August 3, 2009
As the lure of federal stimulus money puts new pressure on states to use test scores in tenure decisions, a New York commission that was supposed to study that very issue is making its absence felt.
Last spring, in return for passing legislation that put a two-year hold on allowing principals to use students’ test scores in teacher evaluations, state, city, and teachers union officials agreed to establish a commission to study the matter. Though the state Senate passed a bill to create the commission, no Assembly member ever introduced the bill, allowing it to die just as the 2008 session came to a close. In the wake of the bill’s demise, state and union officials have pointed to each other when asked whom to blame for the Assembly’s inaction.
With the law distancing student data from tenure evaluations set to expire on July 1, 2010, some believe the legislature will let the law sunset without creating the commission.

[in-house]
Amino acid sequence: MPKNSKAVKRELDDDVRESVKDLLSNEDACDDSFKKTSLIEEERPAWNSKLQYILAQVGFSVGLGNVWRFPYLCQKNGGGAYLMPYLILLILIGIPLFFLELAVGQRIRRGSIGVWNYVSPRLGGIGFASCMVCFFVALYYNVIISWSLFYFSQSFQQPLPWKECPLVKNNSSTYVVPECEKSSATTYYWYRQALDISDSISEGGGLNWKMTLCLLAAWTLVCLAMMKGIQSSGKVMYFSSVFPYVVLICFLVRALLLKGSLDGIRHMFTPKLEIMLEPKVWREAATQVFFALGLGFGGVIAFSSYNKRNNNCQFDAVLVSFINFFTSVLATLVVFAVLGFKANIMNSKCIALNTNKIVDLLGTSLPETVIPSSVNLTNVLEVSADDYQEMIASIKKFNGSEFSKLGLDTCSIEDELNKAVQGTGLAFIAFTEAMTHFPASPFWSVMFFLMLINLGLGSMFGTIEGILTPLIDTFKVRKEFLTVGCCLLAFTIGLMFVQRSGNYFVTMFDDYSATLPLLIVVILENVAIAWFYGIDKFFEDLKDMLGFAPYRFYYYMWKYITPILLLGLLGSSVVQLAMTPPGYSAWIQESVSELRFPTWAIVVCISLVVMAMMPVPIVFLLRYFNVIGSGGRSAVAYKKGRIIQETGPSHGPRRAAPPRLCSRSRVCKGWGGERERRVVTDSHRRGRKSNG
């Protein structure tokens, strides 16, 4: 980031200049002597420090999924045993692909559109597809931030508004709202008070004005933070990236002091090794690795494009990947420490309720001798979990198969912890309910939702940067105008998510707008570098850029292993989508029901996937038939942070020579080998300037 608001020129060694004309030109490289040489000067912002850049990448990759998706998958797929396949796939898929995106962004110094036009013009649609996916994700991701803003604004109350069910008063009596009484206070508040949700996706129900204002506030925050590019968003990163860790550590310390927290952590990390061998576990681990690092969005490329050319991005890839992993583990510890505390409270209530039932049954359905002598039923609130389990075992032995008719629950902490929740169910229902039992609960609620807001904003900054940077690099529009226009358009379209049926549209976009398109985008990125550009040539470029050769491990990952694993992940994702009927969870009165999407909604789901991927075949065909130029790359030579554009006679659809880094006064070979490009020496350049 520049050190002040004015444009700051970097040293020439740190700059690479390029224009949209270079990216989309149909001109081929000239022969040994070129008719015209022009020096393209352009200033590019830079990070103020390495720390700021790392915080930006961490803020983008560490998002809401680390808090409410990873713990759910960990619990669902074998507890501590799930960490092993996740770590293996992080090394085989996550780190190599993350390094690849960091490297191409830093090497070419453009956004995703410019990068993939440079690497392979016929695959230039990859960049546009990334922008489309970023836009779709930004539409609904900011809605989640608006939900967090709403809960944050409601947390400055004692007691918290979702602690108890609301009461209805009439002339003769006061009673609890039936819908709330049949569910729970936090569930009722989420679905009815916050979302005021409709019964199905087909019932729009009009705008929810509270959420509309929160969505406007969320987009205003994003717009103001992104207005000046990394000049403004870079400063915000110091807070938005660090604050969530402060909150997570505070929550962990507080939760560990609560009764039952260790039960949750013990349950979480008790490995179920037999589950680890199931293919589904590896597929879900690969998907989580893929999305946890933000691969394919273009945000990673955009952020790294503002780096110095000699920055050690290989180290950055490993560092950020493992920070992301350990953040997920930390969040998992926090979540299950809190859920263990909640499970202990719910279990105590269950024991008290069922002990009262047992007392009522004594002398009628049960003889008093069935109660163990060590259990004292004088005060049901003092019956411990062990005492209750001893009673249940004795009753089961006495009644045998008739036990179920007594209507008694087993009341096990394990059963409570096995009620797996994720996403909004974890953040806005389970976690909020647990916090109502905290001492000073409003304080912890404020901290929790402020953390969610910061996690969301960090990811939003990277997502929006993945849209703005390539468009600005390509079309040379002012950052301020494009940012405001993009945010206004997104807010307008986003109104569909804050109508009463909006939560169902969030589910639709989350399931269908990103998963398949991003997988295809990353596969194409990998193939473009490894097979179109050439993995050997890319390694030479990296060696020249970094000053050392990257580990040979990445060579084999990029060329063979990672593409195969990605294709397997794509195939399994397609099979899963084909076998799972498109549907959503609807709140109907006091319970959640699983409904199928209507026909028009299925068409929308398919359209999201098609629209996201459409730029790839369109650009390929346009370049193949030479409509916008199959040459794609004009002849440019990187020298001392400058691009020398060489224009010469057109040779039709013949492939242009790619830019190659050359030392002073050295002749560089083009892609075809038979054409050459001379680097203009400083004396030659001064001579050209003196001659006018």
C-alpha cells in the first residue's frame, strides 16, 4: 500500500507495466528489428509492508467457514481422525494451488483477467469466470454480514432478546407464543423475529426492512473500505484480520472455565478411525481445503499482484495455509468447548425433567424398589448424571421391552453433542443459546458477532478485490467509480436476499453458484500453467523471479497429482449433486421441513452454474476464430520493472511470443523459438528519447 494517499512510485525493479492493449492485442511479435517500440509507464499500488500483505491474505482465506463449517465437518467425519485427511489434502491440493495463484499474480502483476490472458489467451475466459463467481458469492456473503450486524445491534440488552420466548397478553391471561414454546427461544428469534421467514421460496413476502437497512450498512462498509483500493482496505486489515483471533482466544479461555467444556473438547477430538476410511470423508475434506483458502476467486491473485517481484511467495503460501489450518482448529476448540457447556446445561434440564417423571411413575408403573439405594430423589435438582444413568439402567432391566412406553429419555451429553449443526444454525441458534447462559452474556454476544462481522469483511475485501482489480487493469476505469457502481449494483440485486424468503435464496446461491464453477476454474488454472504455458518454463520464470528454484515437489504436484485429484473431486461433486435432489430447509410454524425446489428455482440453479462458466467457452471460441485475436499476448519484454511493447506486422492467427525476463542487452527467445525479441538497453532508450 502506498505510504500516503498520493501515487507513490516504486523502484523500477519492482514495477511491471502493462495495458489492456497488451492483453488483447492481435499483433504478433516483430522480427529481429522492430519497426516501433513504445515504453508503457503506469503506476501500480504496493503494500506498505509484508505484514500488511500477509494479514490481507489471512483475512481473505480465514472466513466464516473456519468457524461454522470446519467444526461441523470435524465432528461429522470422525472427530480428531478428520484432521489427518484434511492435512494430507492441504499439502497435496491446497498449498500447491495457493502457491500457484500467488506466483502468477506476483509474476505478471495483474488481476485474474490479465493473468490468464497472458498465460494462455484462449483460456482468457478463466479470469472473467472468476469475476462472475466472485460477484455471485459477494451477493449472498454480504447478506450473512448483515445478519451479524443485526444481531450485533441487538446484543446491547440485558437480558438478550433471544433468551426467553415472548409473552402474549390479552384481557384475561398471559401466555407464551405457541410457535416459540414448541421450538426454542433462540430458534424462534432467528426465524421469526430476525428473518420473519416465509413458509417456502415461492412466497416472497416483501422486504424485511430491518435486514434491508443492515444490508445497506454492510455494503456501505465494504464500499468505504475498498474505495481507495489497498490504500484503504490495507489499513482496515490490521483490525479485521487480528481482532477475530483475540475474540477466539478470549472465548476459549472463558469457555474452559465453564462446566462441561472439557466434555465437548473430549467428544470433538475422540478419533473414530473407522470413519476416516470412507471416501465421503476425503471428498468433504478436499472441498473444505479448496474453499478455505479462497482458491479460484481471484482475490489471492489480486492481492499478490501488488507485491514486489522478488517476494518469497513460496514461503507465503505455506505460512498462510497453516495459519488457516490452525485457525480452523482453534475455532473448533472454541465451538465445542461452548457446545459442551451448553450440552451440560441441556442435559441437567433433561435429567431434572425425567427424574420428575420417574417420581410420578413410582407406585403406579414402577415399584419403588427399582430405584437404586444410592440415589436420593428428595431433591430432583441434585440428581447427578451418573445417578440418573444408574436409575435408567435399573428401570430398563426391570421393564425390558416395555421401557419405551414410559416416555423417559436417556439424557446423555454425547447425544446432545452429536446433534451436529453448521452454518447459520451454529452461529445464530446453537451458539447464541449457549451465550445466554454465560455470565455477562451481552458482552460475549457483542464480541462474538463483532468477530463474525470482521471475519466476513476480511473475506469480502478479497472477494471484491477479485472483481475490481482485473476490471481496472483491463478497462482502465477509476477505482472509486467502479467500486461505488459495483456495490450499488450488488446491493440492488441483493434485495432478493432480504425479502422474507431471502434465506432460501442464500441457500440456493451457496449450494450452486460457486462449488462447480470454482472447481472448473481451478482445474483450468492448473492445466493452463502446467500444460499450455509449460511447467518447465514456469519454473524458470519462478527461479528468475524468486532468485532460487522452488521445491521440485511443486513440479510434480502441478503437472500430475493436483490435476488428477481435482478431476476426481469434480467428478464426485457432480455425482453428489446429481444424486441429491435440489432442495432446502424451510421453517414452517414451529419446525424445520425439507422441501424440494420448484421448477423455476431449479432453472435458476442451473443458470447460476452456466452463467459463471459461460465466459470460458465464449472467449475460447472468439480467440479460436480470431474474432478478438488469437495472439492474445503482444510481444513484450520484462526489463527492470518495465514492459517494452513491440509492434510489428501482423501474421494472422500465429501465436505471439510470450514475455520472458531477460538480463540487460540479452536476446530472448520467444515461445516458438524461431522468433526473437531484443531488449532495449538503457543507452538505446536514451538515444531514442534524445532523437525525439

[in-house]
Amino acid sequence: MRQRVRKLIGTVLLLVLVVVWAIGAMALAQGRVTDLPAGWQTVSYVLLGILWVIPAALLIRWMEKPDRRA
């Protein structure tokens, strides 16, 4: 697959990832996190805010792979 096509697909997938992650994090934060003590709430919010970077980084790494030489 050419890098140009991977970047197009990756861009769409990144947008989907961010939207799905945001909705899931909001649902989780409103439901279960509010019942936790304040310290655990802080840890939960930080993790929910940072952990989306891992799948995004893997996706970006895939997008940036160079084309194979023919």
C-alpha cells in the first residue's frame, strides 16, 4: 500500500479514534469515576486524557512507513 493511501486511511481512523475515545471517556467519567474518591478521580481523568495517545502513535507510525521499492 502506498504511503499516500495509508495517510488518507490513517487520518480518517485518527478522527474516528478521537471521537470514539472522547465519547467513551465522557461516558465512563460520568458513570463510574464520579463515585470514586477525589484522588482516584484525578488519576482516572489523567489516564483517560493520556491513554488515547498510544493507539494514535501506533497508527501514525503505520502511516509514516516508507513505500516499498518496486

Timothy Kremer, executive director of the New York State School Boards Association, said he has been lobbying lawmakers to study how to integrate student test scores into tenure decisions.
“The teachers unions are very close with the Assembly, and they did not want this [the commission] to happen,” Kremer said, adding that he did not believe the legislature would create the commission before the law expires. “We just have not been able to get any traction on this,” he said.
In May of this year, state Senator Suzi Oppenheimer introduced a bill that would create a commission, but in the chaos of the June 8 coup in the Senate, the bill was never voted on.
“We’re coming back into session in September and Senator Oppenheimer has a bill out there and this could get advanced,” said Curtis Ellis, a spokesman for Senate Majority Leader Malcolm Smith.
According to the NY Post’s coverage of the commission’s nonexistence, Assemblywoman Catherine Nolan never introduced the bill to create the commission last year because she was getting hip surgery. “I was out with my hip replacement,” she told reporters. “I feel so bad to say that — I’m not trying to cop out.” The Post suggested that Nolan was beholden to the powerful teachers union and purposely let the bill languish. In the ensuing year, she did not introduce a bill to create the commission.
Former United Federation of Teachers president, Randi Weingarten, said the commission was never created because New York City education officials lost interest. “This adminstration — the city administration — lost interest in the committee,” she said. “They lost interest as soon as they lost the immediate right to assess teachers based upon tests that were given in January.”